Herschel Walker Pushes Back On Stacey Abrams For Saying America Needs To Apologize: ‘Only in America’

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Georgia Republican Senate candidate Herschel Walker spoke with Brian Kilmeade Tuesday about Democrats’ insane rhetoric. After covering Obama’s phony tour and the problems in New York, Kilmeade addressed a comment about Georgia Dem candidate Stacey Abrams’s anti-police rhetoric.

During the debate, Gov Brian Kemp explained that he is the only candidate that has the support of the police and is the only one backed by sheriffs in Georgia. Abrams agreed that she doesn’t have the support from police who want to “take Black people off the streets”

“It is sad,” Walker said. “We have people that I’m running against that say America needs to apologize for whiteness, but you’re going to have people are going to vote for them. But only in America.

Republican Gov. Brian Kemp argued during their final debate that Abrams doesn’t support law enforcement but supports defunding the police, before touting his support from 107 sheriffs across the state of Georgia.

Kemp and Abrams went back and forth over police, guns and voter suppression.

“I’m not a member of the good ol’ boys club,” Abrams responded. “So, no. I don’t have 107 sheriffs who want to be able to take Black people off the streets, who want to be able to go without accountability. I don’t believe every sheriff wants that, but I do know that we need a governor who believes in both defending law enforcement but also defending the people of Georgia.”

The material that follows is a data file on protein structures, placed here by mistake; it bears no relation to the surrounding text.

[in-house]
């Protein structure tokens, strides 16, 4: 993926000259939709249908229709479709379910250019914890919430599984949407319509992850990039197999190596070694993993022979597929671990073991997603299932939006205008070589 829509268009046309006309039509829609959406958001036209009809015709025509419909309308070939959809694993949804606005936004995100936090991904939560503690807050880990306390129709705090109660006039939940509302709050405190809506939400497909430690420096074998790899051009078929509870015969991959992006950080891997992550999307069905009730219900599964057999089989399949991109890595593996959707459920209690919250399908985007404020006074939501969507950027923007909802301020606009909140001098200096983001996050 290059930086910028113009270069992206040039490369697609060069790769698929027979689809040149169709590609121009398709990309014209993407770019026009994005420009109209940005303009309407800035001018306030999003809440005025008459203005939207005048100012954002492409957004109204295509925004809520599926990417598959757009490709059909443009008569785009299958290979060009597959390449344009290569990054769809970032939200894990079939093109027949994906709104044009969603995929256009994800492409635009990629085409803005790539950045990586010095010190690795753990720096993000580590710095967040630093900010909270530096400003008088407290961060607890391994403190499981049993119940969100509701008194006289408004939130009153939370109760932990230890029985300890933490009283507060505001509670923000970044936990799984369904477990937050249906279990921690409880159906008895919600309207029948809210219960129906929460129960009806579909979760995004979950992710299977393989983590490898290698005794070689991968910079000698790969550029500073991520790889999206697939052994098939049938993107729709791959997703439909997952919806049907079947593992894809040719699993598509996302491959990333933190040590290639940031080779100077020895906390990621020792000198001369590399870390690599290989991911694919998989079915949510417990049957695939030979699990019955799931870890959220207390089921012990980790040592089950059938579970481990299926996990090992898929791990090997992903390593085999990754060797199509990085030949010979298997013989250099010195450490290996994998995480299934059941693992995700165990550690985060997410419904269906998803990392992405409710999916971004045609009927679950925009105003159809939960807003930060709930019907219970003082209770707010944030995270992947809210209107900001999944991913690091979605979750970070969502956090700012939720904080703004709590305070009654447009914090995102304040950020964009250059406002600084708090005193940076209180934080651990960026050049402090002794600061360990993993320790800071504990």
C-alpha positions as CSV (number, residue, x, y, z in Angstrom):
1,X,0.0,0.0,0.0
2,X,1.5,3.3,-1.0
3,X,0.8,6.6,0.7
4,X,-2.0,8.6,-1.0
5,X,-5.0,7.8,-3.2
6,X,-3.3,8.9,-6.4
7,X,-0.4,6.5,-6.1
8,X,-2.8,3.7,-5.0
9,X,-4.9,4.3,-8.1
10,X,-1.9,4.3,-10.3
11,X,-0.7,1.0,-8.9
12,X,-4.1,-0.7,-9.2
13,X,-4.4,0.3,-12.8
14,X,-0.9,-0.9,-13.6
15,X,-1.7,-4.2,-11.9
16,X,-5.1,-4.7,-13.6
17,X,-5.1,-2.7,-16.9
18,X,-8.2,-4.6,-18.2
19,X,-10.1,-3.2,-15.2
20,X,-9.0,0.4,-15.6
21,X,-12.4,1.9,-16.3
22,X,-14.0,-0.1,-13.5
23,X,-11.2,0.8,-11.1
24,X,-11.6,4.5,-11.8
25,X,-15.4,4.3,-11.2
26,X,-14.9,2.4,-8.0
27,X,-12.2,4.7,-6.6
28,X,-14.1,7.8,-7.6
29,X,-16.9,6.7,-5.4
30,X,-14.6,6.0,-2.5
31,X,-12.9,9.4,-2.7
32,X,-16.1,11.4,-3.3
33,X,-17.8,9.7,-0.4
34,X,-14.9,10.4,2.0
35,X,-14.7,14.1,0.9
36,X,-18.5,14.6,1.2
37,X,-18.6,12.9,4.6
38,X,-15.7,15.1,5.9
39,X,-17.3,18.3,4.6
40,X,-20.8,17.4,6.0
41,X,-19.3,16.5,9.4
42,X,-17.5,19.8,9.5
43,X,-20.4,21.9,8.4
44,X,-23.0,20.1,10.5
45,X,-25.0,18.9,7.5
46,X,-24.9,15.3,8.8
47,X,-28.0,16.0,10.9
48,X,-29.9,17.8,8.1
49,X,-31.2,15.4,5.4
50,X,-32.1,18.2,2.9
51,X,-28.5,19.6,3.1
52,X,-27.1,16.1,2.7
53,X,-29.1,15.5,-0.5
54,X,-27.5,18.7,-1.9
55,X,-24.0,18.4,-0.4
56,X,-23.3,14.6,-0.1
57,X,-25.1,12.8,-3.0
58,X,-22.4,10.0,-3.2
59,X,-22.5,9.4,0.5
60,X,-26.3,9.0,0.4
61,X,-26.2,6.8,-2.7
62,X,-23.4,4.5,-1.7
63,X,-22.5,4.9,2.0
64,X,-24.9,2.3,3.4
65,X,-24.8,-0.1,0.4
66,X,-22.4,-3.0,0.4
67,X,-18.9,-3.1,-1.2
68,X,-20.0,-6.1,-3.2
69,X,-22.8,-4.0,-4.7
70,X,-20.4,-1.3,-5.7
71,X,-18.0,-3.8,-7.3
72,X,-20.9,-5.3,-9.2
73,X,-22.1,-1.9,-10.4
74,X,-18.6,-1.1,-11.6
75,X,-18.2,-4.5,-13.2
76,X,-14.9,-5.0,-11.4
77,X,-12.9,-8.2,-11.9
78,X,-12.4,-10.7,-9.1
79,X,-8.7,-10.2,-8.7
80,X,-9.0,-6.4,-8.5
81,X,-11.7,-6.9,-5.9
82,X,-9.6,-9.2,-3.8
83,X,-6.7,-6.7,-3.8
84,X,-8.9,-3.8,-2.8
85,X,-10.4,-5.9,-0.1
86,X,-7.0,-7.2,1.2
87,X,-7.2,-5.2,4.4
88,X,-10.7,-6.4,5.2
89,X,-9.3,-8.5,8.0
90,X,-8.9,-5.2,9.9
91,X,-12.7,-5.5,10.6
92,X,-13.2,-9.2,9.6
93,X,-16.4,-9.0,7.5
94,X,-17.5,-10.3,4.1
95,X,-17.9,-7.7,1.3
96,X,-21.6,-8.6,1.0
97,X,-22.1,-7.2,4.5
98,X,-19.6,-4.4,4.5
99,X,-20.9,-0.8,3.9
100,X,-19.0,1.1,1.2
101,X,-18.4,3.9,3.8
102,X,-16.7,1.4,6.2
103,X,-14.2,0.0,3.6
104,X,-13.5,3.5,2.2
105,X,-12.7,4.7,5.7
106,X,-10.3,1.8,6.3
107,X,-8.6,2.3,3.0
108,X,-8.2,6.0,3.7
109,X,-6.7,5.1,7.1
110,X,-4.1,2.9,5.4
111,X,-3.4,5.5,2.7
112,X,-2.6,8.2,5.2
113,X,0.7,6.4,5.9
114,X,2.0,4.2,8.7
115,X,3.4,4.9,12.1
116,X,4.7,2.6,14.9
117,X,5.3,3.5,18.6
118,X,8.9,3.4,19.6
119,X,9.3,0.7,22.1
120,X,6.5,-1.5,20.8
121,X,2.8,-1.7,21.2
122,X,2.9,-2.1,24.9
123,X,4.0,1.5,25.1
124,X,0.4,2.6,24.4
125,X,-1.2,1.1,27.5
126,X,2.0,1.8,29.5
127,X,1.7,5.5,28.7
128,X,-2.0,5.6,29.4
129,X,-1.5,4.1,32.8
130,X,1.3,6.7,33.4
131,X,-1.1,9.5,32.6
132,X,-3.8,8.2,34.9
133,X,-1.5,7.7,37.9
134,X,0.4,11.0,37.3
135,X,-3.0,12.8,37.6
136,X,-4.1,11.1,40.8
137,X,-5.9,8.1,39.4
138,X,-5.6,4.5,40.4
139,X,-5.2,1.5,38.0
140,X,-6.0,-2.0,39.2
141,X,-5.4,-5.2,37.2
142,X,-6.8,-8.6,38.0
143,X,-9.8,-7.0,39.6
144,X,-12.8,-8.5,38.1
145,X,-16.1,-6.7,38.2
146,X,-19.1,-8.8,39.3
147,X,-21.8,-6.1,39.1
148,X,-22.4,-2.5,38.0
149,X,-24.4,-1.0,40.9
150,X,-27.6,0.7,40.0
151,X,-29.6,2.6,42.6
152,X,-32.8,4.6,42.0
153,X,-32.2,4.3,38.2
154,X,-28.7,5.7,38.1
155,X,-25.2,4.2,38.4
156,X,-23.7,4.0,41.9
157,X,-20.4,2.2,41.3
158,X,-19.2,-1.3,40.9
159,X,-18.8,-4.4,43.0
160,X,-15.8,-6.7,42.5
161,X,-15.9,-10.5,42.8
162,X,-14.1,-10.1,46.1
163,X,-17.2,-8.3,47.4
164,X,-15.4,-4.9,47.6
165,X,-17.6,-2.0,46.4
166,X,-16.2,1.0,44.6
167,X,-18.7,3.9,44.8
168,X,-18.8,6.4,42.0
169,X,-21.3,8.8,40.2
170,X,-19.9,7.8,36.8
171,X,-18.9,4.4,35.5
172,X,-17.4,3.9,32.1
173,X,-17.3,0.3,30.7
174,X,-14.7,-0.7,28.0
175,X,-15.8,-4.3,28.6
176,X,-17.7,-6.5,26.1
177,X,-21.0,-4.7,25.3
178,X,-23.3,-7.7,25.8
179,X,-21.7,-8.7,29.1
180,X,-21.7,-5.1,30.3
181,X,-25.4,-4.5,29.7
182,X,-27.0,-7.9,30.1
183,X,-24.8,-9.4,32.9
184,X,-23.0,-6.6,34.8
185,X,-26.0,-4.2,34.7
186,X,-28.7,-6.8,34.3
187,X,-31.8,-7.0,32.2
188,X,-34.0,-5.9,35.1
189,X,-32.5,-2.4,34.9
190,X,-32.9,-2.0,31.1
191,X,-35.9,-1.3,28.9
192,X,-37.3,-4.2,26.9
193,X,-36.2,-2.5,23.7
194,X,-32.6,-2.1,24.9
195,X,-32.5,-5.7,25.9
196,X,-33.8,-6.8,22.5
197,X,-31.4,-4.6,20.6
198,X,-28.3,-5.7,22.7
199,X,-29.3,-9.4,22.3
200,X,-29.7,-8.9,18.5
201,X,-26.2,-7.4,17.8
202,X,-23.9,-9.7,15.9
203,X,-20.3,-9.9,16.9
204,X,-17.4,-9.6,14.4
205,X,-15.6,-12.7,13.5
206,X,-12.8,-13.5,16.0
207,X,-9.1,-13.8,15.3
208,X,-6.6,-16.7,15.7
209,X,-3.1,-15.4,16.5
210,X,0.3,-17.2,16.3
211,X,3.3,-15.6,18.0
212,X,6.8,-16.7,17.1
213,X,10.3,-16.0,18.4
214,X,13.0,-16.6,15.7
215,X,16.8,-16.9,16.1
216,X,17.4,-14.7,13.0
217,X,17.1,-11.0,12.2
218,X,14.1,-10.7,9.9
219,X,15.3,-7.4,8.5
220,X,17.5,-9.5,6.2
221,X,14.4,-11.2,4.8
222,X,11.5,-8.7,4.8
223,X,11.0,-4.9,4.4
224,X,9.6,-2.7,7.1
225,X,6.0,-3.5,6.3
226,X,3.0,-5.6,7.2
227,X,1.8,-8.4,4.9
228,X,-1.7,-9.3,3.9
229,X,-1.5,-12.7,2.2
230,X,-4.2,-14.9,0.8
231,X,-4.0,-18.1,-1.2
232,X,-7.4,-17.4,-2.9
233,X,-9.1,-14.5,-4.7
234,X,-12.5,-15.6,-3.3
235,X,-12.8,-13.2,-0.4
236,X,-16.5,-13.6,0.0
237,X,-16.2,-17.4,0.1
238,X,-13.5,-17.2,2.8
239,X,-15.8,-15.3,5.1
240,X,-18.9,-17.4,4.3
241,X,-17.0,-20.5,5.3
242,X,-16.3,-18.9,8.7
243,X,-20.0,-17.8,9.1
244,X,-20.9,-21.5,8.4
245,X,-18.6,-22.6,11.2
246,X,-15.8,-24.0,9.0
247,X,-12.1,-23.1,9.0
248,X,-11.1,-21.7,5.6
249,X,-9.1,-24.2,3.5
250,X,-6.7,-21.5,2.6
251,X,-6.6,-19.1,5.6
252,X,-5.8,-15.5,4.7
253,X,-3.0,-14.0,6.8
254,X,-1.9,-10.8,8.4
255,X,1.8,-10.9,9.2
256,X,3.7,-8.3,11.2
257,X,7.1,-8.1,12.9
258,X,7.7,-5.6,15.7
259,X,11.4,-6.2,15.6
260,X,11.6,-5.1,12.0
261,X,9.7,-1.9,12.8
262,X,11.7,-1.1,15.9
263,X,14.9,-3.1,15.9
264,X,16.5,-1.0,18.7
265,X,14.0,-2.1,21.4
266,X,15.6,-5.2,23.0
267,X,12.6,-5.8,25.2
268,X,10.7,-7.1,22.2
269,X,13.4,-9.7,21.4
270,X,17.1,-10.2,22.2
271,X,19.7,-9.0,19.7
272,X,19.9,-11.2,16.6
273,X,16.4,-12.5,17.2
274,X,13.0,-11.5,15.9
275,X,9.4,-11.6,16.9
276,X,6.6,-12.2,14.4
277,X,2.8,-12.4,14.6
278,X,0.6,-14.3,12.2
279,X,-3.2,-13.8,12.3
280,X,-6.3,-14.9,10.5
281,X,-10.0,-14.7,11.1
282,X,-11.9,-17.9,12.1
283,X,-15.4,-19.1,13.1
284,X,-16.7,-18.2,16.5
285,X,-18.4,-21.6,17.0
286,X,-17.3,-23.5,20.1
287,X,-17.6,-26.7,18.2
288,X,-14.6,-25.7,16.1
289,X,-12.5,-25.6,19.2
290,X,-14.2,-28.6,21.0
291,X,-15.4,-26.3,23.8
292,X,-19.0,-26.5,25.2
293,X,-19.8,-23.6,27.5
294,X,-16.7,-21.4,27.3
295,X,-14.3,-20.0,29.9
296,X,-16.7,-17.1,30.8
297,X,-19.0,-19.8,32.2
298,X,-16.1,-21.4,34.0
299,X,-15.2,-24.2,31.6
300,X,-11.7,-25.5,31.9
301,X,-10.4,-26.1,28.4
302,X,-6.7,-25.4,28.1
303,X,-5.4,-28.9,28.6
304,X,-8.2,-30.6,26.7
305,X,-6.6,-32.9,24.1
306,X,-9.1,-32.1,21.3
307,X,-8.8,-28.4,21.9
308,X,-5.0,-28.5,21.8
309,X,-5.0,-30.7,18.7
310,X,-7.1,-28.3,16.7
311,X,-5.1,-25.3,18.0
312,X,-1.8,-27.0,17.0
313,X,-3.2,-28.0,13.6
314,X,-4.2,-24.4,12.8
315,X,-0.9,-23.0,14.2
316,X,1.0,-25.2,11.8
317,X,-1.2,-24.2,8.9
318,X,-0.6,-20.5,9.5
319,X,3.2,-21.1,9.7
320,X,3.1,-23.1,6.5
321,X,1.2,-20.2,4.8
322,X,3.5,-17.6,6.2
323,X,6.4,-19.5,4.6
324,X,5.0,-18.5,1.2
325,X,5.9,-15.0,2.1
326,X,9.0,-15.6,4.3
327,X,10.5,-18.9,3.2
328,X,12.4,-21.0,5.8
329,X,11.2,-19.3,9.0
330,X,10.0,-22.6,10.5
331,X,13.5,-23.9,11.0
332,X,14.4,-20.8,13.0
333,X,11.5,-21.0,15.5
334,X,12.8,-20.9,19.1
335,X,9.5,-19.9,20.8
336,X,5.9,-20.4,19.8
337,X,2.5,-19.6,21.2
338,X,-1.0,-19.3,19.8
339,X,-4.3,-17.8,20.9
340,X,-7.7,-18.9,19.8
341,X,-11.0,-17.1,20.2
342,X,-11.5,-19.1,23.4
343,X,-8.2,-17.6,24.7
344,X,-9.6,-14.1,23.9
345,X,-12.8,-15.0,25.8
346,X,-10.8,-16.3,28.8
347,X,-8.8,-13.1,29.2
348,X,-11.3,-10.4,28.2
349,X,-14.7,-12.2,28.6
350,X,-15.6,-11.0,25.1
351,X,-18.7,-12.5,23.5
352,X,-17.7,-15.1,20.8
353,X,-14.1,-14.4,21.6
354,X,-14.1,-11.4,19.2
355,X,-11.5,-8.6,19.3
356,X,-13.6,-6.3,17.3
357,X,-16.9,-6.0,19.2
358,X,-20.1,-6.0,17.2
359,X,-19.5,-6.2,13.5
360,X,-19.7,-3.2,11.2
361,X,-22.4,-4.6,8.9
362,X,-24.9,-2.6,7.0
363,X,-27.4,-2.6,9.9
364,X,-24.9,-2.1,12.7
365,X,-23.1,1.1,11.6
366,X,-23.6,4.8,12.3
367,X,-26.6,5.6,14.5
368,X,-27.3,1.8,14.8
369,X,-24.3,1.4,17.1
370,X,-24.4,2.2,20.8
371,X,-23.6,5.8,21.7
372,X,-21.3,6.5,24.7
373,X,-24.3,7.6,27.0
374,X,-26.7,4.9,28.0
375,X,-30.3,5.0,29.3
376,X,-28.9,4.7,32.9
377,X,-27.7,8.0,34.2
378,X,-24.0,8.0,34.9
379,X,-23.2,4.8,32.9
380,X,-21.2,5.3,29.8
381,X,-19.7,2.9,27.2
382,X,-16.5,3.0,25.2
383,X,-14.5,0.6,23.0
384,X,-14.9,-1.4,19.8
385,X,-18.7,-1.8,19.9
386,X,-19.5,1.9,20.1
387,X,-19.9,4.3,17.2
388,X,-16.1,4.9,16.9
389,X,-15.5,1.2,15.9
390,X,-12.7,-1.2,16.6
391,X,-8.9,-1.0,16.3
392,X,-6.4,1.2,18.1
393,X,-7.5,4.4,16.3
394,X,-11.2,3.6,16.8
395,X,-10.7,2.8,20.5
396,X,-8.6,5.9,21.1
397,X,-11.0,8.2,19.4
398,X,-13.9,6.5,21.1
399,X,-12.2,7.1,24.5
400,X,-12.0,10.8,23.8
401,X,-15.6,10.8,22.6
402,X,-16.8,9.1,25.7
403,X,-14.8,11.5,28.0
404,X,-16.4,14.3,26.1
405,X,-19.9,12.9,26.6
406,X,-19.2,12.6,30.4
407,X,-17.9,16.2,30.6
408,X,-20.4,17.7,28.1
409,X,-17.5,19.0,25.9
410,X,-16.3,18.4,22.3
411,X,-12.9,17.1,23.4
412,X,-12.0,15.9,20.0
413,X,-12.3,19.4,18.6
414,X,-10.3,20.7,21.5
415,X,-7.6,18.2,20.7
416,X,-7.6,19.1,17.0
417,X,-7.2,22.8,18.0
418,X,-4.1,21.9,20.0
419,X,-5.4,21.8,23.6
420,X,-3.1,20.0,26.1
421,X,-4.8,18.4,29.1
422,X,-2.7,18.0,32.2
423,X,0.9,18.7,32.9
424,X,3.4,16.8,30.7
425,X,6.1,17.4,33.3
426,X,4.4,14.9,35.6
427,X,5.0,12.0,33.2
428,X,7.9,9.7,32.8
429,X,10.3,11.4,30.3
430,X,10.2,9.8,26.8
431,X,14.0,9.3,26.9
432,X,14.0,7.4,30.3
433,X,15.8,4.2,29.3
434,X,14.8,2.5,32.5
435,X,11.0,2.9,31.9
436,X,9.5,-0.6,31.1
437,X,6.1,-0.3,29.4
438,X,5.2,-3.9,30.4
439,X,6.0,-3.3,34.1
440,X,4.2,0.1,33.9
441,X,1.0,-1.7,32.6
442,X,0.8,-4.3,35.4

Walker said he believes people in other countries would not vote for government candidates who bash the country.

“I guarantee they wouldn’t have the right to say that,” he said, adding that since the U.S. is great, it grants people the right to bash the country.

“What we have to do, though, to quit trying to separate America and bring people together. And I believe in unifying. I believe in representing everyone, not representing a certain party,” he said.

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Georgia’s early voting has pushed Kemp ahead of Abrams with a historical turnout. Usually, a high number of early voters generally signals good news for Democrats but Georgians are fighting the norms to keep their state from becoming another Democratic-run criminal hotspot.

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